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extensive in Africa, and more heated, the ascending current is, therefore, more powerful, and thus the air from over the cold current is attracted with more force.

The mean direction of the wind in the tropical part of the Atlantic is as follows:

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Zone 14. 600-800 W. S. 88° E. .77 N. 73° E. 1.51

14. 40 -50 W. N. 58 E. 1.75 N. 63 E. 1.55
14. 15 -25 W. N. 27 E. 1.79 N. 51 E. ..58
15. 60 -80 W. N. 89 E. .84 | N. 66 E. 1.80
15. 45 -50 W. N. 60 E. 1.77 N. 64 E. 1.73
15. 15 -25 W. N. 42 E. !.91 N. 31 E. 1.76
16. 45 -50 W. N. 55 E..90 N. 49 E. .86
16. 30 -35 W. N. 72 E. .55 N. 68 E. 1.87
16. 15 -25 W. N. 10 E. 1.18 N. 37 E. .77
17. 45 -50 W. N. 66 E. 1.56 N. 50 E. 1.91
17. 30 -35 W. S. 49 E. 1.05 N. 65 E. 1.38
17. 10 -20 W. S. 4 W..88 N. 9 W.1.31
18. 40 -55 W. S. 55 E. 1.82 N. 73 E. .74
18. 30 -35 W. S. 62 E. 1.70 N. 87 E. 1.69
18. 10 -20 W. S. 13 E. 1.83 S. 29 E. .34

Zone 23. 40°-45° W. N. 66° E. 1.36 | N. 58° E. 1.44

23. 20 -25 W. S. 65 E. 1.46 N. 85 E. 1.55 23. 0 - 5 E. S. 28 E. 1.65 S. 29 E. 1.63 22. 35 -39 W. S. 61 E. .67 N. 72 E. .72 22. 10 -20 W. S. 55 E. .79 S. 61 E. .80 22. 0 -12 E. S. 26 E. .84 S. 35 E. .96 21. 35 -39 E. s. 50 E. .79 S. 87 E. 1.83 21. 15 -25 W. S. 48 E. 1.92 S. 84o E. 1.98 21. 5 W. 13 E. S. 6 E. 1.63 S. 45 E. 1.100 20. 33 -35 W. S. 46 E 1.89 S. 75 E. 1.83 20. 15 -20 W. S. 47 E. .96 S. 45 E. 1.96 20. 15 W. 10 E. S. 11 E. 1.68 S. 11 W..59 19. 35 -45 W. S. 48 E. S. 62 E. 1.88 19. 20 -25 W. S. 43 E. .92 S. 35 E. 1.89 19. 15 W. 11 E. S. 6 E. 1.73 S. 16 W..67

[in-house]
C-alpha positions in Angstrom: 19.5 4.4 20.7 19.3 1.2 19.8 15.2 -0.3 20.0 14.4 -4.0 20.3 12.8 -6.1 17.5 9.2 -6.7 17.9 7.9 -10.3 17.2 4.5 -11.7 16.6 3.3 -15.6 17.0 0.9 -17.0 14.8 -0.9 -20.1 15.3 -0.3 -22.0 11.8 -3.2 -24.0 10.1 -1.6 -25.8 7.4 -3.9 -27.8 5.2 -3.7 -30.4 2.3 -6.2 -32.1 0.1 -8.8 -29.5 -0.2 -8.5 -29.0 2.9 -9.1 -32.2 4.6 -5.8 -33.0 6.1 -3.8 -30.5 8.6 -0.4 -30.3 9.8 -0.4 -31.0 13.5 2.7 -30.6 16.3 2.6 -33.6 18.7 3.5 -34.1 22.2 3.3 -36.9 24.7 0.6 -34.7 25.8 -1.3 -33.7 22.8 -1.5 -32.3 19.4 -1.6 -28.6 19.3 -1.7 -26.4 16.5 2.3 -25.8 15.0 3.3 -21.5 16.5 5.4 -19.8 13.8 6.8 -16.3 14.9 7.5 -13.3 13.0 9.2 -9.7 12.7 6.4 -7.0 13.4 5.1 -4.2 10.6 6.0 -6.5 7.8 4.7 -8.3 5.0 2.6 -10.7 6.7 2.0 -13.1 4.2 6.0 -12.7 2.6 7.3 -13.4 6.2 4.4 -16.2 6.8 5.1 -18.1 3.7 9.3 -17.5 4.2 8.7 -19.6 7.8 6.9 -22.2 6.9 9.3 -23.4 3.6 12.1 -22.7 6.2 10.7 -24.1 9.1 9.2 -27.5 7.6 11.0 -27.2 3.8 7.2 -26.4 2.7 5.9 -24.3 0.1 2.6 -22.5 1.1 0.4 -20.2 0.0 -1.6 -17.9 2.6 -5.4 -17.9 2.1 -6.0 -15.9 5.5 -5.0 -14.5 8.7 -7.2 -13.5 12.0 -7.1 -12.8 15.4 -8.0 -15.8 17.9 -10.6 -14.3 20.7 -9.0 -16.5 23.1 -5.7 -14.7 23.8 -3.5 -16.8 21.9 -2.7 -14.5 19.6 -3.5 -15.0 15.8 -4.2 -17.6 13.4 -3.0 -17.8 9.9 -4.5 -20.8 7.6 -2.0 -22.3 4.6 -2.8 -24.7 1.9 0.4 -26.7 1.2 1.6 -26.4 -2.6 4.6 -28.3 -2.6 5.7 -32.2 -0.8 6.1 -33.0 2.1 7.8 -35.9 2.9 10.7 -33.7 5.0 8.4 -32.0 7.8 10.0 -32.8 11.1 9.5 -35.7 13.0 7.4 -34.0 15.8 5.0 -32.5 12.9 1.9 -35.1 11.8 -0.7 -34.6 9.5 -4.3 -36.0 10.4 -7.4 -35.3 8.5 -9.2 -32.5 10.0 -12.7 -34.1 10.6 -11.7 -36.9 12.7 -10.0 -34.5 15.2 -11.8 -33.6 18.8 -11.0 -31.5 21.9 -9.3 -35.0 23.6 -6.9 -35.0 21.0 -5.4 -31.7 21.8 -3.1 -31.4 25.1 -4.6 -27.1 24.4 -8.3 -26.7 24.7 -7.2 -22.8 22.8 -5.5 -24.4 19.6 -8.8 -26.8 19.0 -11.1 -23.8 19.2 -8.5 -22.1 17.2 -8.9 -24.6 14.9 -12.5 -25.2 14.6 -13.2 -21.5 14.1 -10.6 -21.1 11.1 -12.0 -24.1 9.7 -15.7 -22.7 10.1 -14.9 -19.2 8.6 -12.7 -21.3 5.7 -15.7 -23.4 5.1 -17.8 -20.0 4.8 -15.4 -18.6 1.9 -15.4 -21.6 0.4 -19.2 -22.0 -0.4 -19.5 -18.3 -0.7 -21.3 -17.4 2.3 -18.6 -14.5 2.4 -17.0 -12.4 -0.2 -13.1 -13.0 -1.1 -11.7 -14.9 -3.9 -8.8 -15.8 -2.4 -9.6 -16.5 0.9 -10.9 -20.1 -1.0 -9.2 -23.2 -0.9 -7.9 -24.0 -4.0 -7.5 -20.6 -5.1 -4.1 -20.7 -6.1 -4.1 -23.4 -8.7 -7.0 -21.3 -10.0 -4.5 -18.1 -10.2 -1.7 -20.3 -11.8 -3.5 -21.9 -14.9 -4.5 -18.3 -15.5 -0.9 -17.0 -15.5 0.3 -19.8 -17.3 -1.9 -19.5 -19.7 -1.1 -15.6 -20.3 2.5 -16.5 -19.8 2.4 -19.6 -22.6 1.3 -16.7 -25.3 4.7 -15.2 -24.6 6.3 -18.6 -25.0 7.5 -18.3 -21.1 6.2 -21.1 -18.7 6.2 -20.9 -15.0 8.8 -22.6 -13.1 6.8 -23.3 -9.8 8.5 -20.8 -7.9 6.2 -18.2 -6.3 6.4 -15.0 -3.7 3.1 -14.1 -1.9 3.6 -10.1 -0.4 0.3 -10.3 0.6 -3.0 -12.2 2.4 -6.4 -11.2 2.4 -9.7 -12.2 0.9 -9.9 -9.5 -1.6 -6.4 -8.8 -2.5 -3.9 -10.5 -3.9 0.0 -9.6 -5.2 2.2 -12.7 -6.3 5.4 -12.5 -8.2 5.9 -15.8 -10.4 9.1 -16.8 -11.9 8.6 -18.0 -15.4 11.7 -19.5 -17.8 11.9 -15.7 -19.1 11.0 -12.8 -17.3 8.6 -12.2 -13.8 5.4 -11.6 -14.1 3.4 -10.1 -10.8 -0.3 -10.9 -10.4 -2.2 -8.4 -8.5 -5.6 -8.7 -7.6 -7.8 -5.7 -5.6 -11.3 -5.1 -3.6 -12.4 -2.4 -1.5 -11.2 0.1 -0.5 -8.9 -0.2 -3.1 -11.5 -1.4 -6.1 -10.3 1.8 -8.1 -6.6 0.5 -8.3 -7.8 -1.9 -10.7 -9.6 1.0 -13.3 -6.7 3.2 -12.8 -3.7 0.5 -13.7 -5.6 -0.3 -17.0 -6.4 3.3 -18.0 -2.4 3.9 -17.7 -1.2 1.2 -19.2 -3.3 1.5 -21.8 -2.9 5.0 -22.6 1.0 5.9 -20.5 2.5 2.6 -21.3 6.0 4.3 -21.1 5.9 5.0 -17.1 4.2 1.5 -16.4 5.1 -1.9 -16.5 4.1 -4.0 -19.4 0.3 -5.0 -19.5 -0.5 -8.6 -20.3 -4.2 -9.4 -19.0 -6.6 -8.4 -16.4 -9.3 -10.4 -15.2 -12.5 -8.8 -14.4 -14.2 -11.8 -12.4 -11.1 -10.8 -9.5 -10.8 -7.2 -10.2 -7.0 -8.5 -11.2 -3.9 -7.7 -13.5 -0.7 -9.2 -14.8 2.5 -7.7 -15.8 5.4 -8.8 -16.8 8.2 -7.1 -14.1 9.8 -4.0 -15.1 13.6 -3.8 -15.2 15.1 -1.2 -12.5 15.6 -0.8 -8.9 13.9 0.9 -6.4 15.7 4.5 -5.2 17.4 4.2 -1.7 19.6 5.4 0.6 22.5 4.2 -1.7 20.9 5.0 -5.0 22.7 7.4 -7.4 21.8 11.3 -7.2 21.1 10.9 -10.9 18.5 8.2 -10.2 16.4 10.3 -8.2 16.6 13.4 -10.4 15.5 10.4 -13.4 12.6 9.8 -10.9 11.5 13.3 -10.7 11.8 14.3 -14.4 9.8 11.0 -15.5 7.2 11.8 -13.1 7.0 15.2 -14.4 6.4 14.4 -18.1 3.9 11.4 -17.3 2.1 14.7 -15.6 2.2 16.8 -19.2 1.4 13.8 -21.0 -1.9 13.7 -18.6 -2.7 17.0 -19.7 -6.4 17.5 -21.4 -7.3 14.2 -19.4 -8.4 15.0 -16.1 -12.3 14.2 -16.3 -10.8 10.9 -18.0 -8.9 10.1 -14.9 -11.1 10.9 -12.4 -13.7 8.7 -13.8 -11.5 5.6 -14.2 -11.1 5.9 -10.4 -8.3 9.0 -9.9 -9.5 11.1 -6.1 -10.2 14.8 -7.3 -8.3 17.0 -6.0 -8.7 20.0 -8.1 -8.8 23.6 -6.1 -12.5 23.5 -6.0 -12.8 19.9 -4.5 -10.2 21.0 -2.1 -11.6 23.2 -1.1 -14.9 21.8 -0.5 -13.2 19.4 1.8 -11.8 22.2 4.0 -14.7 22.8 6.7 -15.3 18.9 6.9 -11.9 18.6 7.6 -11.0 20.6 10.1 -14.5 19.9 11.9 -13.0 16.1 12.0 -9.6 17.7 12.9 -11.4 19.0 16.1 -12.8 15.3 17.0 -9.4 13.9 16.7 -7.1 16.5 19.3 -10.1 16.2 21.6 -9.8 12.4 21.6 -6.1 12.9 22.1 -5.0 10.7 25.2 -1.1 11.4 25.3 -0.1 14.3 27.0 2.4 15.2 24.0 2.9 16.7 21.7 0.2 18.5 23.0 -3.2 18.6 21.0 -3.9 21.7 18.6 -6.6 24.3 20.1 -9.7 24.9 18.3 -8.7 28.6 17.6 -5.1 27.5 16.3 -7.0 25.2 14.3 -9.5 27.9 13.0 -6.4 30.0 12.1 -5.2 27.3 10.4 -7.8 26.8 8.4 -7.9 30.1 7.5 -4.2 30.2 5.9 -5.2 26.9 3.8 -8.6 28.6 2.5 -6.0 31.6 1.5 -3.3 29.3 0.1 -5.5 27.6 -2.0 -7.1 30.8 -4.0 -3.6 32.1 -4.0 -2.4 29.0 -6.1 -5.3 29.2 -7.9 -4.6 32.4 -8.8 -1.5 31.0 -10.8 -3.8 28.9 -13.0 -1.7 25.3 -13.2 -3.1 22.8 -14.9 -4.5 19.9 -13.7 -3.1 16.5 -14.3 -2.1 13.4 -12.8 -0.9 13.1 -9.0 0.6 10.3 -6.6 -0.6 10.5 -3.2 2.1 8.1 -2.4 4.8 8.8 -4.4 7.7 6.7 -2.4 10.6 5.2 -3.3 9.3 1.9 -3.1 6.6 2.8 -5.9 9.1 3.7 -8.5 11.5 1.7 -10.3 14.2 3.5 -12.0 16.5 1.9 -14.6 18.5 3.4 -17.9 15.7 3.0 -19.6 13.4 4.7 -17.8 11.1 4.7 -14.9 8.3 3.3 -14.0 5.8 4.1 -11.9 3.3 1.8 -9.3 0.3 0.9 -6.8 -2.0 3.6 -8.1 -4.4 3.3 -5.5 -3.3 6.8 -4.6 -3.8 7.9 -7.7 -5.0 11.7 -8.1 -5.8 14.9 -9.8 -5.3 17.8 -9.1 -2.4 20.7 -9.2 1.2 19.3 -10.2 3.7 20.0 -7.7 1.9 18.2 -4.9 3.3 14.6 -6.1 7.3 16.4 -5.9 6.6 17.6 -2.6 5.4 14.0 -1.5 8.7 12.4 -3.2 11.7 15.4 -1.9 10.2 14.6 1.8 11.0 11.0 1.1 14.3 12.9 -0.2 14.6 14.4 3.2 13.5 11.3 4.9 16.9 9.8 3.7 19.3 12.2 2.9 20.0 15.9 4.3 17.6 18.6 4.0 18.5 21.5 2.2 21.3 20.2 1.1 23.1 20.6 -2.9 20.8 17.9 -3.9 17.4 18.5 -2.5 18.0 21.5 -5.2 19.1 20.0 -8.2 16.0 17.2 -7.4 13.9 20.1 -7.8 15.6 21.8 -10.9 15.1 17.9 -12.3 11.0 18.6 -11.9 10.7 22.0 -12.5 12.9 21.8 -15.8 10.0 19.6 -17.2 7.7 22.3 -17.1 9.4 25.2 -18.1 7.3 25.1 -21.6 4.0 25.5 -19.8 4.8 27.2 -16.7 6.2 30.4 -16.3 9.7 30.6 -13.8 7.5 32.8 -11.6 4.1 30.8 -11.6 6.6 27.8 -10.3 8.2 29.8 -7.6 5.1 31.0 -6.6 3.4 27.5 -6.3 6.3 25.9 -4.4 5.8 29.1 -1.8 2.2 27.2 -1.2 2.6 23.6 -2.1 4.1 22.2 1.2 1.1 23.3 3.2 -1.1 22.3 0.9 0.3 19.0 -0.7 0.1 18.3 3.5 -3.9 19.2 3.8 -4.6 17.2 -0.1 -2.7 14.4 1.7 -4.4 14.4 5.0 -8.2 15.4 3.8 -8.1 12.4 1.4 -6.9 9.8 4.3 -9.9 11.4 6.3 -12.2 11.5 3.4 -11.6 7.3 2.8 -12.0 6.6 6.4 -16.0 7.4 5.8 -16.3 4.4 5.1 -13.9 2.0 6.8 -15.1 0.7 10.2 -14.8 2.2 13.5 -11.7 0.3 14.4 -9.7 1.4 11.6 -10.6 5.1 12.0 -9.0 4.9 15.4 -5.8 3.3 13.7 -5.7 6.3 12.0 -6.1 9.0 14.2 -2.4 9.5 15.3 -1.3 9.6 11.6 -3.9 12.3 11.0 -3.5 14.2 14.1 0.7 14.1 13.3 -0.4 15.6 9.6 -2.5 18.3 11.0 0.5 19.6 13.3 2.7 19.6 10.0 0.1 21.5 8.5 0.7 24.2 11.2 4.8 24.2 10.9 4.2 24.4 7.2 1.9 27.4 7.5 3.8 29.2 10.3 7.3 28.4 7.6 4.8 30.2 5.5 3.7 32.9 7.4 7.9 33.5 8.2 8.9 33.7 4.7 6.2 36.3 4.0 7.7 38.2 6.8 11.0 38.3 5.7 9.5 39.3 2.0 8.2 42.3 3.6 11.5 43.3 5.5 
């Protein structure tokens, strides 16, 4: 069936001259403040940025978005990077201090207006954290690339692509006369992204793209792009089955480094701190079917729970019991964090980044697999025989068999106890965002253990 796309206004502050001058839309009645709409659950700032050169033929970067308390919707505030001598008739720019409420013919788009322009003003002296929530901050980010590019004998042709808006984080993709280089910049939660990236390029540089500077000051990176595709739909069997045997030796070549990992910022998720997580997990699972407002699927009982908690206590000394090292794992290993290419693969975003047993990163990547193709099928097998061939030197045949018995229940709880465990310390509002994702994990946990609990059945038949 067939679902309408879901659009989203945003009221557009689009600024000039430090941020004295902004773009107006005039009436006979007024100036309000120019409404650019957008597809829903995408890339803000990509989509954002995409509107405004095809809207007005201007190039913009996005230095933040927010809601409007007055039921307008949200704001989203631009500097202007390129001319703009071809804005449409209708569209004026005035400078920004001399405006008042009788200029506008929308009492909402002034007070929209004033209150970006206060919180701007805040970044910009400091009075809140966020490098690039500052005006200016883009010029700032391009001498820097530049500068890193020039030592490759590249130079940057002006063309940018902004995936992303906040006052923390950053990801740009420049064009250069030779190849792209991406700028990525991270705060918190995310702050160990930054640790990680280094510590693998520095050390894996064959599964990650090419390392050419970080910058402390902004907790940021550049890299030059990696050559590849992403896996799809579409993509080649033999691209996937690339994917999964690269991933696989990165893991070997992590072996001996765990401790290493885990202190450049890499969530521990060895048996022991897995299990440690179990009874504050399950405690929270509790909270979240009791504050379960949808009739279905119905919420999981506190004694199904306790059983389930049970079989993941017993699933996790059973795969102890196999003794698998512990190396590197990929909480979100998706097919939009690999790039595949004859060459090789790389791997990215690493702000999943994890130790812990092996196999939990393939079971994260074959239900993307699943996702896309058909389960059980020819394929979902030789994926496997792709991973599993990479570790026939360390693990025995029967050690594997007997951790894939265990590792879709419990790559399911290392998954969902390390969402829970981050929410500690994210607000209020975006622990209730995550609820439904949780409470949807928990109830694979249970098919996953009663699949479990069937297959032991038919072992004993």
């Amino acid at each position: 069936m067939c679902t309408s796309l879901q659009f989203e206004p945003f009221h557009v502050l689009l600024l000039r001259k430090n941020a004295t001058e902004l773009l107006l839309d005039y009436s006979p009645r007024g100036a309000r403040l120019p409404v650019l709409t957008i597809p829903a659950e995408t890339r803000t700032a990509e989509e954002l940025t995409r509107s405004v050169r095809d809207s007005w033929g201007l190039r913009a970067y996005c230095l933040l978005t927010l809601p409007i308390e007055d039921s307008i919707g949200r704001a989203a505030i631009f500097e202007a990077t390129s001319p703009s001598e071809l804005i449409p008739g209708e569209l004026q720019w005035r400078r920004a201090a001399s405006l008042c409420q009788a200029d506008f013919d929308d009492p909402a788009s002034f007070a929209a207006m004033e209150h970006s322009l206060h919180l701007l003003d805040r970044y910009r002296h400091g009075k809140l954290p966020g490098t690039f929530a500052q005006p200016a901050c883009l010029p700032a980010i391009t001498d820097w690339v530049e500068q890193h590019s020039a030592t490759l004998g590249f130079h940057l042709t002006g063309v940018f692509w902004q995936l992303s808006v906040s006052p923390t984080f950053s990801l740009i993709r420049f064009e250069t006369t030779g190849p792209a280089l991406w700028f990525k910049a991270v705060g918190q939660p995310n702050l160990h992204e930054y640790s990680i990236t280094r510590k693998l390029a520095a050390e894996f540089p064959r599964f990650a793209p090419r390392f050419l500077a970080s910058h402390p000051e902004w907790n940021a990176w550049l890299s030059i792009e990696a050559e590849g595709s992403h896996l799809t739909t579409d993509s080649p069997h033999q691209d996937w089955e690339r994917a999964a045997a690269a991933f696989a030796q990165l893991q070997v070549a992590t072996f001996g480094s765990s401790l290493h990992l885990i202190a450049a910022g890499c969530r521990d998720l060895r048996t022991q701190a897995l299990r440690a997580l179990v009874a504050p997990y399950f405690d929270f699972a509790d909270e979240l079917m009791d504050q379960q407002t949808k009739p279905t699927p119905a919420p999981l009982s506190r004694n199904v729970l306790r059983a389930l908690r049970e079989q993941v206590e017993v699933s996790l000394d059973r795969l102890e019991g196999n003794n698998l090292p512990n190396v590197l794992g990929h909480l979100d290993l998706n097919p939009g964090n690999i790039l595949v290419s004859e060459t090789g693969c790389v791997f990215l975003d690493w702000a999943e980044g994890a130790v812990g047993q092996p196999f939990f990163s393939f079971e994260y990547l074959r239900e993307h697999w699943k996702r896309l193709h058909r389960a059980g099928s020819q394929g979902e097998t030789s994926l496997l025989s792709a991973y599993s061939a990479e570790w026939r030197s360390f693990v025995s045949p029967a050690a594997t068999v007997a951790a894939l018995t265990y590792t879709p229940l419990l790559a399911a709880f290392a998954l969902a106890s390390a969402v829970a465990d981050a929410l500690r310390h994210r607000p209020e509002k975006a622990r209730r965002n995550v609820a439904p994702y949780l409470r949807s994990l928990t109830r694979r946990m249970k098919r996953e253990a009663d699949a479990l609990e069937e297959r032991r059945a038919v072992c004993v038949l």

(See also Plates 5, 6, and 14.)

This table is so arranged as to show the corresponding latitudes north and south opposite to one another. It will be seen how much more regular are the southern trades, especially between 0°-15°.

In the northern hemisphere the trades are well established between 10°-15° N. in the middle and western part of the ocean ; while near the African coast the winds are very variable, or better to say this latitude is divided in summer between the N. E. trade and the S. W. monsoon. In the corresponding latitude south, the S. E. trade is blowing regularly the whole year.

In latitude 50-10° N. the S. E. trade is already established in the middle of the ocean from June to August and the African monsoon in full force further east. In the corresponding latitude in the southern hemisphere the trade is very regular. It is also blowing between 0°-5° N. with the exception of the months from December to February, when the mean direction is E. N. E. in the western part of the ocean, probably owing to the heating of a part of S. America, towards which the air is drawn from the ocean. (See also Map, Plate 6.)

The more easterly direction of the trades in the western part of the ocean is well marked, especially as concerns the S. E. trade. It is probably due to the rotation of the earth, which gives the winds more easting the further they advance.

There is no doubt that the winds of the Atlantic which blow near the coasts of America have traversed a great part of the ocean, and thus acquired more easting. As to the winds which blow in the eastern part of the ocean, they do not come from so far. The African continent rather attracts the winds than otherwise. It has before been shown that from 5° N. to 20° S. southwesterly winds blow the whole year on the ocean near the coast of Africa, as exhibited on Plate 7. Thus the trade which blows further to the west cannot come from Africa. It originates on the Atlantic Ocean itself, over the cold antarctic current flowing at some distance from the African coast.